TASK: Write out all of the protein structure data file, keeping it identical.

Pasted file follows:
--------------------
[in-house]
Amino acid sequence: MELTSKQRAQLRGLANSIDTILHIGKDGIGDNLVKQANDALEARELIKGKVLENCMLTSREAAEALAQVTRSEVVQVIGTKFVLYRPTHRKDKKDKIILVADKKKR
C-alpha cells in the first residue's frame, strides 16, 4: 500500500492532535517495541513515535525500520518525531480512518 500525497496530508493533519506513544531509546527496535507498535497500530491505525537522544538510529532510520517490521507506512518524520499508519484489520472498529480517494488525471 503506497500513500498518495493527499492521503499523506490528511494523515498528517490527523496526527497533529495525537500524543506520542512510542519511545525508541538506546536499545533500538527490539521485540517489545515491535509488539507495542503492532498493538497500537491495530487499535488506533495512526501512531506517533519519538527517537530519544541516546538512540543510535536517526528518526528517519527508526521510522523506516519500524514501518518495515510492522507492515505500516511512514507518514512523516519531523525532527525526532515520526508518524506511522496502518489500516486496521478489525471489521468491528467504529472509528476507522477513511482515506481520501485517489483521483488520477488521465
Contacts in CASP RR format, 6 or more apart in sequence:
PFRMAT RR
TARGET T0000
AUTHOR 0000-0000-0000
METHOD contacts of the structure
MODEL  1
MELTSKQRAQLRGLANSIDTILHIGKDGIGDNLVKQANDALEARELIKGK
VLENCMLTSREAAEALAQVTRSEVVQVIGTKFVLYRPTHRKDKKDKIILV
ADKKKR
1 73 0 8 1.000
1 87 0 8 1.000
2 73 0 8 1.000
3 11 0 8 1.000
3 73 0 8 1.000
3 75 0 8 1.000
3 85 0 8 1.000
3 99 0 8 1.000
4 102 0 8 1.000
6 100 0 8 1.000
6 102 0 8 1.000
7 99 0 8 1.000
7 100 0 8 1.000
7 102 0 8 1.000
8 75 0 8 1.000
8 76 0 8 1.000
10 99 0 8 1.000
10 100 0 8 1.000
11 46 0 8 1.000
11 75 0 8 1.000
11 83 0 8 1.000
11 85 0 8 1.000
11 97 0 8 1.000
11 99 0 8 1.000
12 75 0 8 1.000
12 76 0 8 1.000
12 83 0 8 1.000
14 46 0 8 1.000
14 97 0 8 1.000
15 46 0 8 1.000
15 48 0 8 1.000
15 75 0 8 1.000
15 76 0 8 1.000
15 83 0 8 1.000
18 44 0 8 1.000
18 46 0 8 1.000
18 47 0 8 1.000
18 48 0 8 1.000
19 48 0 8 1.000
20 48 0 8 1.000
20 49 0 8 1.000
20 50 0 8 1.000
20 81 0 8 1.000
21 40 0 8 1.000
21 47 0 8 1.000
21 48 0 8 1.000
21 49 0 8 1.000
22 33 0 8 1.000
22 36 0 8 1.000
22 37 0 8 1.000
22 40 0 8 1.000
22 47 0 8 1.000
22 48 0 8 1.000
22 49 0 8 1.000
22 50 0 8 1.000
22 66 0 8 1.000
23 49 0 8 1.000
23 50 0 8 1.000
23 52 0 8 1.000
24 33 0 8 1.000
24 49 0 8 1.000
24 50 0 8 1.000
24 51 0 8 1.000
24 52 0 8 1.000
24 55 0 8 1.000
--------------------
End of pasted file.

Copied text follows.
[in-house]
Amino acid sequence: MELTSKQRAQLRGLANSIDTILHIGKDGIGDNLVKQANDALEARELIKGKVLENCMLTSREAAEALAQVTRSEVVQVIGTKFVLYRPTHRKDKKDKIILVADKKKR
C-alpha cells in the first residue's frame, strides 16, 4: 500500500492532535517495541513515535525500520518525531480512518 500525497496530508493533519506513544531509546527496535507498535497500530491505525537522544538510529532510520517490521507506512518524520499508519484489520472498529480517494488525471 503506497500513500498518495493527499492521503499523506490528511494523515498528517490527523496526527497533529495525537500524543506520542512510542519511545525508541538506546536499545533500538527490539521485540517489545515491535509488539507495542503492532498493538497500537491495530487499535488506533495512526501512531506517533519519538527517537530519544541516546538512540543510535536517526528518526528517519527508526521510522523506516519500524514501518518495515510492522507492515505500516511512514507518514512523516519531523525532527525526532515520526508518524506511522496502518489500516486496521478489525471489521468491528467504529472509528476507522477513511482515506481520501485517489483521483488520477488521465
Contacts in CASP RR format, 6 or more apart in sequence:
PFRMAT RR
TARGET T0000
AUTHOR 0000-0000-0000
METHOD contacts of the structure
MODEL  1
MELTSKQRAQLRGLANSIDTILHIGKDGIGDNLVKQANDALEARELIKGK
VLENCMLTSREAAEALAQVTRSEVVQVIGTKFVLYRPTHRKDKKDKIILV
ADKKKR
1 73 0 8 1.000
1 87 0 8 1.000
2 73 0 8 1.000
3 11 0 8 1.000
3 73 0 8 1.000
3 75 0 8 1.000
3 85 0 8 1.000
3 99 0 8 1.000
4 102 0 8 1.000
6 100 0 8 1.000
6 102 0 8 1.000
7 99 0 8 1.000
7 100 0 8 1.000
7 102 0 8 1.000
8 75 0 8 1.000
8 76 0 8 1.000
10 99 0 8 1.000
10 100 0 8 1.000
11 46 0 8 1.000
11 75 0 8 1.000
11 83 0 8 1.000
11 85 0 8 1.000
11 97 0 8 1.000
11 99 0 8 1.000
12 75 0 8 1.000
12 76 0 8 1.000
12 83 0 8 1.000
14 46 0 8 1.000
14 97 0 8 1.000
15 46 0 8 1.000
15 48 0 8 1.000
15 75 0 8 1.000
15 76 0 8 1.000
15 83 0 8 1.000
18 44 0 8 1.000
18 46 0 8 1.000
18 47 0 8 1.000
18 48 0 8 1.000
19 48 0 8 1.000
20 48 0 8 1.000
20 49 0 8 1.000
20 50 0 8 1.000
20 81 0 8 1.000
21 40 0 8 1.000
21 47 0 8 1.000
21 48 0 8 1.000
21 49 0 8 1.000
22 33 0 8 1.000
22 36 0 8 1.000
22 37 0 8 1.000
22 40 0 8 1.000
22 47 0 8 1.000
22 48 0 8 1.000
22 49 0 8 1.000
22 50 0 8 1.000
22 66 0 8 1.000
23 49 0 8 1.000
23 50 0 8 1.000
23 52 0 8 1.000
24 33 0 8 1.000
24 49 0 8 1.000
24 50 0 8 1.000
24 51 0 8 1.000
24 52 0 8 1.000
24 55 0 8 1.000